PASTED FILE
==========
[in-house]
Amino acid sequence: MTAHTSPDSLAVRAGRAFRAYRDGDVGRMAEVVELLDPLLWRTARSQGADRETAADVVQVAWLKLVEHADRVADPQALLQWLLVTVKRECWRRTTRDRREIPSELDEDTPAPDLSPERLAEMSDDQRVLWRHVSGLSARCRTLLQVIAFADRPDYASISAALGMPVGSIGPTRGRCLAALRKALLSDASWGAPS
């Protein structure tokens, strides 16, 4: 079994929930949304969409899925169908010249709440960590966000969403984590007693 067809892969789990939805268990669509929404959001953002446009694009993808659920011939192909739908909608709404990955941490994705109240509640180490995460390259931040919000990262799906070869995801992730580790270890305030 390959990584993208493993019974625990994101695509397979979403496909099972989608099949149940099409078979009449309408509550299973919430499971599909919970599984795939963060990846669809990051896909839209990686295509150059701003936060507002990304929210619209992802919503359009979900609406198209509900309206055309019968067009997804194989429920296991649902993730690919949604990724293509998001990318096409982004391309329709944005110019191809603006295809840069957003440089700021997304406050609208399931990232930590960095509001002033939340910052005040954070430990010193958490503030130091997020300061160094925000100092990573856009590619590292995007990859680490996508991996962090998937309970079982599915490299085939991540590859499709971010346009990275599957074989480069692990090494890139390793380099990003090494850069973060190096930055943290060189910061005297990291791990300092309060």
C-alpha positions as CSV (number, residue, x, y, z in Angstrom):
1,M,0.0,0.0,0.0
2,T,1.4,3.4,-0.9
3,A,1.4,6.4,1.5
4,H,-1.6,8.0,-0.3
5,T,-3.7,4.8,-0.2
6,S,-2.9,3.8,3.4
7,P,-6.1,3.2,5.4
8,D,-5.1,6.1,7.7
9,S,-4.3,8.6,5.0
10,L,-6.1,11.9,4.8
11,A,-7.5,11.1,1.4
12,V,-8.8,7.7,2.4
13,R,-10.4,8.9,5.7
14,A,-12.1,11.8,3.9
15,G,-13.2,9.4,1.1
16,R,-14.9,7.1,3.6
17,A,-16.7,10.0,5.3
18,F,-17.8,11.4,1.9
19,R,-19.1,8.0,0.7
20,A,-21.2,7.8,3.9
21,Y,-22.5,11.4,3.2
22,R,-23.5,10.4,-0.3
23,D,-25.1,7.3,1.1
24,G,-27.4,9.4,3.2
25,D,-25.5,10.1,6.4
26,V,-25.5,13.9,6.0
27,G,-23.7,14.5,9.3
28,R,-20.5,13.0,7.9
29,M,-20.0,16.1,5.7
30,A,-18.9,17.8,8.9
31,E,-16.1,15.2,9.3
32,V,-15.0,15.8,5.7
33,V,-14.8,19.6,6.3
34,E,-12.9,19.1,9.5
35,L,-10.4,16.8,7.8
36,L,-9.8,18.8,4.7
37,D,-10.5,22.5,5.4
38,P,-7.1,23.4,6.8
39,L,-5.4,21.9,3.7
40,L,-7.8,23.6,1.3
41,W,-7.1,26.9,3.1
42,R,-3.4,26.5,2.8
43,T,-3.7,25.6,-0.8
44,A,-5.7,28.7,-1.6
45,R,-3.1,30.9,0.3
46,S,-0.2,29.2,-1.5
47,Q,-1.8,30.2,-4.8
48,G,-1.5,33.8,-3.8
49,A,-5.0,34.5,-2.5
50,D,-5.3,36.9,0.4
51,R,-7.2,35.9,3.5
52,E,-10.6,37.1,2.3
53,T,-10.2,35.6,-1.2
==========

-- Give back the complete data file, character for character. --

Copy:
[in-house]
Amino acid sequence: MTAHTSPDSLAVRAGRAFRAYRDGDVGRMAEVVELLDPLLWRTARSQGADRETAADVVQVAWLKLVEHADRVADPQALLQWLLVTVKRECWRRTTRDRREIPSELDEDTPAPDLSPERLAEMSDDQRVLWRHVSGLSARCRTLLQVIAFADRPDYASISAALGMPVGSIGPTRGRCLAALRKALLSDASWGAPS
């Protein structure tokens, strides 16, 4: 079994929930949304969409899925169908010249709440960590966000969403984590007693 067809892969789990939805268990669509929404959001953002446009694009993808659920011939192909739908909608709404990955941490994705109240509640180490995460390259931040919000990262799906070869995801992730580790270890305030 390959990584993208493993019974625990994101695509397979979403496909099972989608099949149940099409078979009449309408509550299973919430499971599909919970599984795939963060990846669809990051896909839209990686295509150059701003936060507002990304929210619209992802919503359009979900609406198209509900309206055309019968067009997804194989429920296991649902993730690919949604990724293509998001990318096409982004391309329709944005110019191809603006295809840069957003440089700021997304406050609208399931990232930590960095509001002033939340910052005040954070430990010193958490503030130091997020300061160094925000100092990573856009590619590292995007990859680490996508991996962090998937309970079982599915490299085939991540590859499709971010346009990275599957074989480069692990090494890139390793380099990003090494850069973060190096930055943290060189910061005297990291791990300092309060």
C-alpha positions as CSV (number, residue, x, y, z in Angstrom):
1,M,0.0,0.0,0.0
2,T,1.4,3.4,-0.9
3,A,1.4,6.4,1.5
4,H,-1.6,8.0,-0.3
5,T,-3.7,4.8,-0.2
6,S,-2.9,3.8,3.4
7,P,-6.1,3.2,5.4
8,D,-5.1,6.1,7.7
9,S,-4.3,8.6,5.0
10,L,-6.1,11.9,4.8
11,A,-7.5,11.1,1.4
12,V,-8.8,7.7,2.4
13,R,-10.4,8.9,5.7
14,A,-12.1,11.8,3.9
15,G,-13.2,9.4,1.1
16,R,-14.9,7.1,3.6
17,A,-16.7,10.0,5.3
18,F,-17.8,11.4,1.9
19,R,-19.1,8.0,0.7
20,A,-21.2,7.8,3.9
21,Y,-22.5,11.4,3.2
22,R,-23.5,10.4,-0.3
23,D,-25.1,7.3,1.1
24,G,-27.4,9.4,3.2
25,D,-25.5,10.1,6.4
26,V,-25.5,13.9,6.0
27,G,-23.7,14.5,9.3
28,R,-20.5,13.0,7.9
29,M,-20.0,16.1,5.7
30,A,-18.9,17.8,8.9
31,E,-16.1,15.2,9.3
32,V,-15.0,15.8,5.7
33,V,-14.8,19.6,6.3
34,E,-12.9,19.1,9.5
35,L,-10.4,16.8,7.8
36,L,-9.8,18.8,4.7
37,D,-10.5,22.5,5.4
38,P,-7.1,23.4,6.8
39,L,-5.4,21.9,3.7
40,L,-7.8,23.6,1.3
41,W,-7.1,26.9,3.1
42,R,-3.4,26.5,2.8
43,T,-3.7,25.6,-0.8
44,A,-5.7,28.7,-1.6
45,R,-3.1,30.9,0.3
46,S,-0.2,29.2,-1.5
47,Q,-1.8,30.2,-4.8
48,G,-1.5,33.8,-3.8
49,A,-5.0,34.5,-2.5
50,D,-5.3,36.9,0.4
51,R,-7.2,35.9,3.5
52,E,-10.6,37.1,2.3
53,T,-10.2,35.6,-1.2